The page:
News

Heal Racism / Embrace Diversity

Last December the Diocesan Synod has discussed a paper on racial justice called “Breathing Life”, one of the authors being our former chaplain, Fr. Leslie Nathaniel. In preparation to the discussion an interview with the BAME (Black, Asian and Minority Ethnic) / People of Colour advisers to Bishop Robert in our diocese was published: The Revd Augustine Nwaekwe, Chaplain in Ostend-Bruges & Knokke, and The Revd Smitha Prasadam, Chaplain at St Alban’s, Copenhagen. You can find the interview here.

Since August 2020 members of our community in Hamburg have met to share and discuss their experiences, with a strong focus to “heal racism and embrace diversity”. In December we have started to educate ourselves by watching a series called “Conversations on Race” offered by King’s Cross Church (KXC) in London. If you’d like to jump on board please reach out to Valerie Müller, Madeleine Herring, Monica Emilia or Yotin Tiewtrakul.

Church closed for services

In view of the rising Covid-19 case numbers and the new restrictions in Hamburg and elsewhere, the churchwardens have taken the decision reluctantly to close the church with immediate effect until at least the end of January. Even though churches have not been instructed to close, it is up to us to do all we can to keep people safe, and so we believe that closing the church is the only reasonable and rational thing to do.

Even though we cannot now meet physically, there are other opportunities to gather virtually. A group meets for compline or evening prayer every Saturday at 6 p.m. via Zoom. If you would like to be sent the weekly link, please email Yotin and Arwen at music (at) anglican-church-hamburg.de and ask to be added to the list. There are also online resources – for instance, Canterbury Cathedral broadcasts the daily offices and Sunday services on its YouTube channel. Please see the Covid19-update page on this website for further information.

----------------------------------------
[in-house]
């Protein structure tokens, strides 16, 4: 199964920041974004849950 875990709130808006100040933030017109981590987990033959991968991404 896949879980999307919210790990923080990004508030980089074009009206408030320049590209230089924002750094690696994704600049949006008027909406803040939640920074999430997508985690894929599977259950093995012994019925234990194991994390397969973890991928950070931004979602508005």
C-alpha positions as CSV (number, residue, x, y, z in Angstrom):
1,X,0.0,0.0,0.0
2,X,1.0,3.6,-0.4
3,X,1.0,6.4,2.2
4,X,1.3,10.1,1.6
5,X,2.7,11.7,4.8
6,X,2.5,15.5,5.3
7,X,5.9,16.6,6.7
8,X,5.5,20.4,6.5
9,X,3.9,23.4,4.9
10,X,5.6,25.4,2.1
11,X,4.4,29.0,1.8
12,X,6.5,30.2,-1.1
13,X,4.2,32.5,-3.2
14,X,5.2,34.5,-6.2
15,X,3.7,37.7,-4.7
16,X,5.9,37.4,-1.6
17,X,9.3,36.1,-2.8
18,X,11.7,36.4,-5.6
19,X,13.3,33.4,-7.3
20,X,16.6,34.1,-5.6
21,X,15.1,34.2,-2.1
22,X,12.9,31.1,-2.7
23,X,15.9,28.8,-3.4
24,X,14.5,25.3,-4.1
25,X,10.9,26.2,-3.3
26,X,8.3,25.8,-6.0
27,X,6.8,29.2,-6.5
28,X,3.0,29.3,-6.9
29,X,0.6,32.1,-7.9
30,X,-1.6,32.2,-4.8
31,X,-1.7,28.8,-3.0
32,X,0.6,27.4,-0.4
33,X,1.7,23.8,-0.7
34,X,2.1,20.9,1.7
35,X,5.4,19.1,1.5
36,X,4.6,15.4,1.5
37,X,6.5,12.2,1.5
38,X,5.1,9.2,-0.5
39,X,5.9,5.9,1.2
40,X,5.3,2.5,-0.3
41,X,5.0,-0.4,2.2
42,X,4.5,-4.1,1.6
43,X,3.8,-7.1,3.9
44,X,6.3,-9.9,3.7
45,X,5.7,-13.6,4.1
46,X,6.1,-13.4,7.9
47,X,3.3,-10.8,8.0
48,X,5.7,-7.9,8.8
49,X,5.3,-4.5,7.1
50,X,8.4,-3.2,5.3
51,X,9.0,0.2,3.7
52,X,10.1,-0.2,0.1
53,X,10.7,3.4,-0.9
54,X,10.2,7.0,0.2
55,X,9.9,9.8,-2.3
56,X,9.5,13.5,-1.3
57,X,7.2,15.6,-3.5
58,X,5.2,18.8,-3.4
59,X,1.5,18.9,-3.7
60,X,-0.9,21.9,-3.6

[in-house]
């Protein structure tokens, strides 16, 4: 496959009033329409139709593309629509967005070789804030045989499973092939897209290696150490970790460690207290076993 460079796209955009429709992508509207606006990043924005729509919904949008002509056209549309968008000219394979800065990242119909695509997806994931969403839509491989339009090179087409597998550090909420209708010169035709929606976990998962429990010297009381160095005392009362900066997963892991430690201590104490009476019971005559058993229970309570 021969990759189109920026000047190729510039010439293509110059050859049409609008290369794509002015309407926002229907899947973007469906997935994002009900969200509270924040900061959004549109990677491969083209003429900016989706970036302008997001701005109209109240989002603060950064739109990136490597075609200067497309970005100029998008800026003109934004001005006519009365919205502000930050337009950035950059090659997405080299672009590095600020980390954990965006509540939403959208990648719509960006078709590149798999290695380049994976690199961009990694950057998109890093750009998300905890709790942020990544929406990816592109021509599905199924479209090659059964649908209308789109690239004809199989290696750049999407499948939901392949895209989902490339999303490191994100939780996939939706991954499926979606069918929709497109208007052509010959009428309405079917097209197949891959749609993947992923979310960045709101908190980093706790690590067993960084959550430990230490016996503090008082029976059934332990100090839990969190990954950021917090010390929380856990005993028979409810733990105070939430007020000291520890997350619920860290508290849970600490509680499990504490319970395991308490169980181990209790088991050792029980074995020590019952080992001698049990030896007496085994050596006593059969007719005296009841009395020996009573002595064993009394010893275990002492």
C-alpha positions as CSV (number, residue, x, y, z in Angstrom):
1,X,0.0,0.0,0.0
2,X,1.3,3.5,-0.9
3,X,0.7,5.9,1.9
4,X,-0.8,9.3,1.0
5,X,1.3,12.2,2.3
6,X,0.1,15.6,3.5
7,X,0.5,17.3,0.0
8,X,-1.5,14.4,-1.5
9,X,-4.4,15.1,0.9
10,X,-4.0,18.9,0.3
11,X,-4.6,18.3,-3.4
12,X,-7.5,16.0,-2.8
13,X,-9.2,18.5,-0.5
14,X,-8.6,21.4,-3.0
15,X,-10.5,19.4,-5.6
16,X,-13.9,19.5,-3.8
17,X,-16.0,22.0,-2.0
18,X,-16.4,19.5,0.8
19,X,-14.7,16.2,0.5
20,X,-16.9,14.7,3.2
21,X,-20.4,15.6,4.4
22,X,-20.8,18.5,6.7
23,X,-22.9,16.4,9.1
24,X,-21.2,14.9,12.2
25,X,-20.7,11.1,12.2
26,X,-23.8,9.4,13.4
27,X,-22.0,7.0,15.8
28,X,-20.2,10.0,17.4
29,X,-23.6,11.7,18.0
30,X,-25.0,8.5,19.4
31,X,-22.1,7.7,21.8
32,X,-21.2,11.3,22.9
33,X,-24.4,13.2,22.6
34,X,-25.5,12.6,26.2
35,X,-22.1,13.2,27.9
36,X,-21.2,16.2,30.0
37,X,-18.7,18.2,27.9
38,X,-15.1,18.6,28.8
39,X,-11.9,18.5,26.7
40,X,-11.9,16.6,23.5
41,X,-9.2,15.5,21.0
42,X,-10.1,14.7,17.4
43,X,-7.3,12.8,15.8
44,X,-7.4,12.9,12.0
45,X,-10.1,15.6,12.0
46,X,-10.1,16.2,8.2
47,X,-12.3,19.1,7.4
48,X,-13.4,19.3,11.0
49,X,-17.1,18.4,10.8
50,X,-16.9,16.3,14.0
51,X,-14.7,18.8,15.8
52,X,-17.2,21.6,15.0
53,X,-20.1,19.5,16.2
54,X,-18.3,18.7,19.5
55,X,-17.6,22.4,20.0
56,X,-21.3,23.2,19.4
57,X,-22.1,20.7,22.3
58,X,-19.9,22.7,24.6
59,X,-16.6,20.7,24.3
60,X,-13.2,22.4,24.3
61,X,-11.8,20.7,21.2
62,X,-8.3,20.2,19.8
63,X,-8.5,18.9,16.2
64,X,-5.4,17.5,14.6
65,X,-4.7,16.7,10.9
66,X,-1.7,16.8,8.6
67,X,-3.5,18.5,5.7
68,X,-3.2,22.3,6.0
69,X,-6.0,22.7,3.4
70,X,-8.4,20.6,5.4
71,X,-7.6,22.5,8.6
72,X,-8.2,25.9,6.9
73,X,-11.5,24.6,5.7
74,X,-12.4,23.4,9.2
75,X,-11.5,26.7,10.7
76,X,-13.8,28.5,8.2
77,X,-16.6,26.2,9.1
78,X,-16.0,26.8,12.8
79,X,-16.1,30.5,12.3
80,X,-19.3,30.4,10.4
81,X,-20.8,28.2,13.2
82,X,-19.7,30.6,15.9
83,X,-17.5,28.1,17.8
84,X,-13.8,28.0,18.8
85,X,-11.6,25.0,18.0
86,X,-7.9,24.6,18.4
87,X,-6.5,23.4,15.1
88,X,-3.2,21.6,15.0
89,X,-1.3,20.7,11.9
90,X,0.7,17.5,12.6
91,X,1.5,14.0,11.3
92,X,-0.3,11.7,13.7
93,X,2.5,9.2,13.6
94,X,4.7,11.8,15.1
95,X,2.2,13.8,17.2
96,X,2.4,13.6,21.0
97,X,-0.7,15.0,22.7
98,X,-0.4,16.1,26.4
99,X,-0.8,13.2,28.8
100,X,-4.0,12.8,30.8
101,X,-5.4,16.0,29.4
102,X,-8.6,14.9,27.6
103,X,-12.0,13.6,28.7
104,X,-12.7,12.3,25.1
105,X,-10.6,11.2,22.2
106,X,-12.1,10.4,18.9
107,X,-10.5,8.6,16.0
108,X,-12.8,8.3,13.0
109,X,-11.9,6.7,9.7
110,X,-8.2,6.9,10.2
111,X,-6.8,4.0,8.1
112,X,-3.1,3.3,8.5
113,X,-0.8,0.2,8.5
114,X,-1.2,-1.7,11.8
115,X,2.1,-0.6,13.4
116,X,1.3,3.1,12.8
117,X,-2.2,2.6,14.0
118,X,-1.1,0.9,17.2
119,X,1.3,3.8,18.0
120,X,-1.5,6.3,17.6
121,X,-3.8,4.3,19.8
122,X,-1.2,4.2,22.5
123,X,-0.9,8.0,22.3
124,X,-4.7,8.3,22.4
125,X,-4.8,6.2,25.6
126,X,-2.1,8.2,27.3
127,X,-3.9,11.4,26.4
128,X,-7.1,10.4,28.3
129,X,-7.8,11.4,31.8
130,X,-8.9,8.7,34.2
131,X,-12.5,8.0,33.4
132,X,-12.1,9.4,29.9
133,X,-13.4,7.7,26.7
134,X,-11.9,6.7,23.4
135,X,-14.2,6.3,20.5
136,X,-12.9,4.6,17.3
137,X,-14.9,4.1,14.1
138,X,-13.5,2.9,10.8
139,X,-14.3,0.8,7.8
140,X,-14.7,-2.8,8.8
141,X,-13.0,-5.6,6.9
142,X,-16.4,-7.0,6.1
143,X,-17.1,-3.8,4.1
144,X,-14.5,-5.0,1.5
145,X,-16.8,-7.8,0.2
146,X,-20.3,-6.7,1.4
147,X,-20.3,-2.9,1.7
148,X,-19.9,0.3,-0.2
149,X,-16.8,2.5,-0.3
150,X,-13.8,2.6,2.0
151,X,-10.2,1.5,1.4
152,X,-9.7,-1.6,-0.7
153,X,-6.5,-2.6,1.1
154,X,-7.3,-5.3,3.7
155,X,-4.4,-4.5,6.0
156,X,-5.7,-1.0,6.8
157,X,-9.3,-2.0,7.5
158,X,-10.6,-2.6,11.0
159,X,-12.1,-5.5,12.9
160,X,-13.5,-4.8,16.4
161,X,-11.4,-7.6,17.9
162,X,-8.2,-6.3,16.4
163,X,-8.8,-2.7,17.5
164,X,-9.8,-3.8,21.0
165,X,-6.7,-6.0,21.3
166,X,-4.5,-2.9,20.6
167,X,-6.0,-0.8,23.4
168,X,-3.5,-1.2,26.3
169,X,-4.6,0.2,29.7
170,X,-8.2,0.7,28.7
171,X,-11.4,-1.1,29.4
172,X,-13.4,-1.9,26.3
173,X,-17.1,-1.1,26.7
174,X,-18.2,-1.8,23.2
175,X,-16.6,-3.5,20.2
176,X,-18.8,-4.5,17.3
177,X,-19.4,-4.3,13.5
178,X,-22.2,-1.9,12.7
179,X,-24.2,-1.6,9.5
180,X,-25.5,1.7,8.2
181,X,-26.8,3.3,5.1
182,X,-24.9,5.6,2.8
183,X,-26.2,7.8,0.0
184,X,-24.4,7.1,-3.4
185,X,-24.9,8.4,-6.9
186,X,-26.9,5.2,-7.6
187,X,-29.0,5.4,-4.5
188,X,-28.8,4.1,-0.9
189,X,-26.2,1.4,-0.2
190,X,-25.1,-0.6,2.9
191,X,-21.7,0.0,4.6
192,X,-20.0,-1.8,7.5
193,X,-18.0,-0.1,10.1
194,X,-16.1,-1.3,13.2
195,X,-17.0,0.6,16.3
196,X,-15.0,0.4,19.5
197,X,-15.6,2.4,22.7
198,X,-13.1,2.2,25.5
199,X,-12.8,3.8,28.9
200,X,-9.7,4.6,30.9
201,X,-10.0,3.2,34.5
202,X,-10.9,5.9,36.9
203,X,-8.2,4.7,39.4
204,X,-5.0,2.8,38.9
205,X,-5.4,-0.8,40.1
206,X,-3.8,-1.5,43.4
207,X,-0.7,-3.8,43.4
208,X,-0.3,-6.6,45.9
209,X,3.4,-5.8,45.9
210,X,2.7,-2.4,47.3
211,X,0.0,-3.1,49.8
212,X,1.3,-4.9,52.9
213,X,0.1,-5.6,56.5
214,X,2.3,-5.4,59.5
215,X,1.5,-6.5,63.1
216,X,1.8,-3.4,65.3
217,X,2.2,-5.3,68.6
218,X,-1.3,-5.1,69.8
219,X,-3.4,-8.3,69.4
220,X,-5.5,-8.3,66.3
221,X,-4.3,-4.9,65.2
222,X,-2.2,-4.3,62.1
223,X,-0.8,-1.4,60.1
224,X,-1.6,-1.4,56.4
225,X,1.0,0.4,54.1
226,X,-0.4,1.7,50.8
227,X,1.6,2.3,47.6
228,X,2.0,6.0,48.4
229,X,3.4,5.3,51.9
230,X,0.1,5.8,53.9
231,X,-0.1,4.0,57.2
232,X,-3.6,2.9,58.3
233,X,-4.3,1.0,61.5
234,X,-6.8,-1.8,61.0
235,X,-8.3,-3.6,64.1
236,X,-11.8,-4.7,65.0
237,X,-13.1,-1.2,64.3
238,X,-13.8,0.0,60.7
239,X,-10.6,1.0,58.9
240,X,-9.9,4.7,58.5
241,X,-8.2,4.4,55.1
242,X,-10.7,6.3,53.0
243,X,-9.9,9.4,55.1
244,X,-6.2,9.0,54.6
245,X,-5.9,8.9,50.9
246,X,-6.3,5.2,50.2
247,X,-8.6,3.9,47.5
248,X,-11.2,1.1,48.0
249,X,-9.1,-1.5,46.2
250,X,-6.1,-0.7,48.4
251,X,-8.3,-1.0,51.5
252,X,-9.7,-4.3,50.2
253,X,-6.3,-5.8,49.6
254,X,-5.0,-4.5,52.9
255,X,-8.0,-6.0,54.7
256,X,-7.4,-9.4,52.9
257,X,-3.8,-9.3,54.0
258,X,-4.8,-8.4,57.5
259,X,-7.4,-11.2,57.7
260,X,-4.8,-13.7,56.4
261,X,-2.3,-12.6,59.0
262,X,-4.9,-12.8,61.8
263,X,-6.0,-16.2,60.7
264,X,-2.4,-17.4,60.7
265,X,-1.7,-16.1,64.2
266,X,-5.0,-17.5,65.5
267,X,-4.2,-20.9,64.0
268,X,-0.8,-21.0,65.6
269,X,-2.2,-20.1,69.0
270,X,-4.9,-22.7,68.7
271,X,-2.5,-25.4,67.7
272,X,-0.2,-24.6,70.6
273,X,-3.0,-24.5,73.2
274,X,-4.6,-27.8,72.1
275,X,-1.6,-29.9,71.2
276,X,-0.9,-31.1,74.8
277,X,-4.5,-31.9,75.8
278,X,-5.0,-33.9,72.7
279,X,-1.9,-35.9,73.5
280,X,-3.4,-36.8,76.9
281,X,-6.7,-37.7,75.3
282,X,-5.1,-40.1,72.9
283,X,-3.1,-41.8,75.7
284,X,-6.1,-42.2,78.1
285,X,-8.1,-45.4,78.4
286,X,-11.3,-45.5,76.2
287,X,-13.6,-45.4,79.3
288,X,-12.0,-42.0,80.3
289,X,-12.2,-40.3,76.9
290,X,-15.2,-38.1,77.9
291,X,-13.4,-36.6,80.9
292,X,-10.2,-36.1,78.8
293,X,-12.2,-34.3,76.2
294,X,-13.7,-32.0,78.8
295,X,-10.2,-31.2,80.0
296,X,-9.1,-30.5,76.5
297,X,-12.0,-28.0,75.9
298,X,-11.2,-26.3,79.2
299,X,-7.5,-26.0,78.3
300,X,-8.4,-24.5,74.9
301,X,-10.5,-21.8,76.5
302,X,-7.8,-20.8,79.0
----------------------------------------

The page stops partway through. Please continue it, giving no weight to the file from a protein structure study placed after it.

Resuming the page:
Reflection on the martyrdom of Thomas Becket

The Archbishop of Canterbury, Justin Welby, reflects on the 850th anniversary of the martyrdom of Thomas Becket in this video on Canterbury Cathedral’s YouTube channel. On 29 December 1170, Justin Welby’s predecessor as Archbishop of Canterbury was killed during vespers in the cathedral by four knights, possibly sent by the king. His shrine became one of the greatest European sites of pilgrimage.

Christmas Day Sermon by The Revd Dr Maija Priess

Maija preached the following very special sermon during our Christmas Day Service 2020.

The following is the sermon of my grandfather Rev. Jaakko Haavio (1904-1984) which he preached early on Christmas morning, 1939.  It is translated from Finnish into English and suits the actual worldwide situation well.

(Background: The Winter War was a war between the Soviet Union (USSR) and Finland. It began with a Soviet invasion of Finland on 30 November 1939, three months after the outbreak of World War II, and ended three and a half months later with the Moscow Peace Treaty on 13 March 1940.)

“Dear friends,

You may have noticed that when the Bible tells us about the birth of the Redeemer of the world it takes us into a dark night, but all of a sudden a powerful light starts shining.

The prophet of the old covenant already said: “The people who walked in darkness have seen a great light; those who lived in the land of deep darkness – on them light has shined.” [The Hebrew verb can be translated as ‘to live, to sit, to prevail’ or ‘to walk’.]

The Gospel of today tells us: “There were shepherds in the same country staying in the field, and keeping watch over their flock by night. Then an angel of the Lord stood before them, and the glory of the Lord shone around them.” The Evangelist John says the same as follows: “The light shines in the darkness” (1:5.).

God wants to say to us through the Gospel of today: The Redeemer is born to you who are sitting in the darkness. This is the eternal message of Christmas but it suits this current Christmas and the people sitting in the darkness especially well.

The shepherds found Baby Jesus in the middle of a dark night. They started walking in the dark night, having as their guide the divine proclamation, the Gospel of Christmas. In the light of the Gospel they found the way to the Child wrapped in bands of cloth and lying in a manger. In Him they found new hope.